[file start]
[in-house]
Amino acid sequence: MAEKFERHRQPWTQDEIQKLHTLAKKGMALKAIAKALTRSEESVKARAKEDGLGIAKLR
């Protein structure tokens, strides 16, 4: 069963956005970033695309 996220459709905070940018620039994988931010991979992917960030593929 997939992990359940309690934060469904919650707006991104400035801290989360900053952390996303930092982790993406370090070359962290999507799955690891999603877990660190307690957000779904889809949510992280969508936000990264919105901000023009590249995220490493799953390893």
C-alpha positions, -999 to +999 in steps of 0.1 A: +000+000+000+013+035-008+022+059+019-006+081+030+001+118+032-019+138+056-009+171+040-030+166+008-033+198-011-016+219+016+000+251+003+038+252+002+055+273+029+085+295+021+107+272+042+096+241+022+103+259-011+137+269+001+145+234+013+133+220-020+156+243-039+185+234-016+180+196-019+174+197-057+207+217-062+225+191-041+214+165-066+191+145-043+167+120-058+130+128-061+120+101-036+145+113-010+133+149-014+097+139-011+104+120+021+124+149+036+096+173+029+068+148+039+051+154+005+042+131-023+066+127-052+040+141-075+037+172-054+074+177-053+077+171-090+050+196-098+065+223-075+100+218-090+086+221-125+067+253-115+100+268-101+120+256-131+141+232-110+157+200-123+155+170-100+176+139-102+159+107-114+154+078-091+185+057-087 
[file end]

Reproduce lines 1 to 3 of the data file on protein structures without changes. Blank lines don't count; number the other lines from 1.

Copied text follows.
[in-house]
Amino acid sequence: MAEKFERHRQPWTQDEIQKLHTLAKKGMALKAIAKALTRSEESVKARAKEDGLGIAKLR
């Protein structure tokens, strides 16, 4: 069963956005970033695309 996220459709905070940018620039994988931010991979992917960030593929 997939992990359940309690934060469904919650707006991104400035801290989360900053952390996303930092982790993406370090070359962290999507799955690891999603877990660190307690957000779904889809949510992280969508936000990264919105901000023009590249995220490493799953390893």